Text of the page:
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The Attack on Berlusconi and the Vicious Climate of Italy's Political Discourse

The Attack on Berlusconi and the Vicious Climate of Italy's Political Discourse

Judith Harris (December 16, 2009)
A model of Milan's Duomo cathedral - like the one used to batter Italian PM Silvio BerlusconI

The action of an isolated, disturbed youth would seem to reflect the harsh language and vicious climate that has become the hallmark of discourse between government and opposition.


ROME— Following Sunday’s brutal attack by a disturbed youth armed with a powdered marble souvenir of the Milan cathedral, Silvio Berlusconi’s personal doctor reports that the premier is resting and in good spirits. Although his public commitments will be on hold for two weeks, he is expected to leave the San Raffaele hospital Wednesday.

The entire hospital has been transformed into a bower of get-well floral offerings. “It looks like a garden in here,” marveled a nurse. The overflow is being sent to other hospitals. As for Berlusconi himself, according to Don Luigi Verzè, the priest who founded the San Raffaele, “He loves everyone, including his enemies.”

Meanwhile his room in the San Raffaele hospital has become a Mecca for politicians of almost every stripe. Among the political pilgrims, there presumably to eat his words, was Pier Luigi Bersani, the new leader of the opposition party Partito Democratico (PD). Shortly before Berlusconi was injured, Bersani had told a crowd that the Premier is a populist “millionaire who plays the pipes, and all the poor fools (i poveracci) fall in behind him,” as the virulently pro-Berlusconi Il Giornale reminded its readers

The rest of Italy is drowning in a veritable tsunami of comments. Everybody who is anybody, and also everybody who is nobody, has an opinion to offer. At the Café Magnolia at Campo de’ Fiori this morning, body builder Francesco said knowingly, “That Tartaglia may be crazy, but someone put him up to it. It was a plot.” (Intelligence chiefs here deny this firmly.) On the other hand, during a radio phone-in a father complained at the lack of help in the country for all mentally disturbed, who include one of his own family members: “The maximum hospitalization is only three days, and the subsidy for food, housing and clothing is only E. 220 a month,” he said.

A deeply disturbing note: hundreds of Internet petition signatures praising the gesture, and launching cries from politicians for more controls over the Internet. Twitter has launched a vogue for pithy phrases, and so one Twitterer offered this nasty comment: “Twenty years a nut case, one minute of lucidity.” By the same token comments from the pro-Berlusconi side can similarly tend to the heinous, like this one, using the word “red” to mean Communist: “Gnaw, gnaw, Komrade, and your teeth will be consumed sooner or later in the red faeces of the sewer from which you will not escape.”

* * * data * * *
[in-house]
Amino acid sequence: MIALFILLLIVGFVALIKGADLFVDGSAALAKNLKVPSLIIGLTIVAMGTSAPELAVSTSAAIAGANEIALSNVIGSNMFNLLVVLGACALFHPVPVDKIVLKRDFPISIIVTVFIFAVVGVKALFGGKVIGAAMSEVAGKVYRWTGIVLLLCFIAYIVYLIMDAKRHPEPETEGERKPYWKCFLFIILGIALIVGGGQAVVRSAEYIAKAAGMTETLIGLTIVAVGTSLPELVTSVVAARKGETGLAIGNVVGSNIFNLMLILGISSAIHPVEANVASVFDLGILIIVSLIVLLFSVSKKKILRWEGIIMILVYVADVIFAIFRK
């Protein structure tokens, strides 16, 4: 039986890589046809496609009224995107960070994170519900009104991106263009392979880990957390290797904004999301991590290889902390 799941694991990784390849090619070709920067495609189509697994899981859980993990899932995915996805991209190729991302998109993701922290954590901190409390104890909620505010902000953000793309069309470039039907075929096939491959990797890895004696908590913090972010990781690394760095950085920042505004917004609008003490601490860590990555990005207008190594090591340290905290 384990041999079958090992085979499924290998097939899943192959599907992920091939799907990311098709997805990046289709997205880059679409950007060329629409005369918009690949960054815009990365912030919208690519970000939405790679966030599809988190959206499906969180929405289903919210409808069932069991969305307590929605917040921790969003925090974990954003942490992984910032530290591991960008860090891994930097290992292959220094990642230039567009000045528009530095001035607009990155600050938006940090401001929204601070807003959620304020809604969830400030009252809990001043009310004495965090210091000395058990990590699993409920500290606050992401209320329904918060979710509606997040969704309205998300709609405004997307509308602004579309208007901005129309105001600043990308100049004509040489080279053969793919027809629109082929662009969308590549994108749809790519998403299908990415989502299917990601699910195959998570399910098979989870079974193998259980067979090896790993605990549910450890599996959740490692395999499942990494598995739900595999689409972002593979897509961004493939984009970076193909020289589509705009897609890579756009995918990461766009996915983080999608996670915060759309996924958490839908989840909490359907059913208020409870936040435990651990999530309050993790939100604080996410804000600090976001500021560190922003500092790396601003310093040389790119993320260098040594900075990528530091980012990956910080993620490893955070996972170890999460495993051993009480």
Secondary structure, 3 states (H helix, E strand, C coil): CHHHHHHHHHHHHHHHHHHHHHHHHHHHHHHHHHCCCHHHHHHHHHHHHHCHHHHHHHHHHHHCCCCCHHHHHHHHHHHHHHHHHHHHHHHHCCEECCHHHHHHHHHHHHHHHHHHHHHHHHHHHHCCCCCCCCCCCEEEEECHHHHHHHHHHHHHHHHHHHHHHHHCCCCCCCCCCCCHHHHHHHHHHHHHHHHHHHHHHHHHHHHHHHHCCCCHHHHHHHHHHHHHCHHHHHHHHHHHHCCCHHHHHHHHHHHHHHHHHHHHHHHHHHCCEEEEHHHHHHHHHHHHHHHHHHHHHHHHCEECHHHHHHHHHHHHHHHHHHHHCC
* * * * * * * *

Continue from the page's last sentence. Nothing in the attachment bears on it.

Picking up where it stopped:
One hotly debated question was whether or not Berlusconi’s wife Veronica, currently suing for divorce, had spoken personally with her estranged husband or not. The consensus: she phoned the hospital for an update on his condition.

For twenty-four hours most serious political commentators hesitated to cast blame. But several serious themes are emerging. The first asks to what extent the vitriolic debate of the past six months has fostered a climate of violence. Even if this was the action of an isolated, disturbed youth, it would seem to reflect the harsh language and vicious climate that has become the hallmark of discourse between government and opposition, with each side blaming the other. Does the blood on Berlusconi’s face signal that Italy is in for a revival of Seventies-style Years of Lead, as many here have been predicting in recent months?

A second theme is the Machiavellian calculation that Berlusconi will take genuine benefit from the outpouring of sympathy. Until Sunday’s incident he was definitely in political difficulty. But a political cartoon in Il Manifesto Tuesday said it all by showing a hand graciously offering a miniature cathedral as if a gift on a platter. Already, demands are being made for Berlusconi’s political program to be enacted, down to and including a revision of the Italian Constitution and a whittling away at the powers of the judiciary, which Berlusconi claims is left-leaning and overly politicized. The magistrates have created this atmosphere, Don Verzè charged in an interview in Tuesday’s Corriere della Sera. “This is the real reason why it is necessary to change the Constitution. The judiciary’s manhunt has created the context in which this aggression became possible. The magistrates have to be redirected back to their proper role, which is to be above and beyond politics.”

The current, very important trials involving the Mafia and the Camorra bosses have been put onto a back burner. In one of these a Berlusconi former top aide, Marcello Dell’Utri, is on trial for the third time following two convictions for Mafia association.

A third consideration is future protection of all heads of state everywhere. Berlusconi has always enjoyed what is called here a “bagno di folla,” or working the crowd. But now the risk, intelligence officers say, is for copycat crimes, perhaps with people throwing cell phones. Indeed, throwing the Duomo at Berlusconi was not far from being an imitation of the shoe thrown at former President George W. Bush during a press conference.

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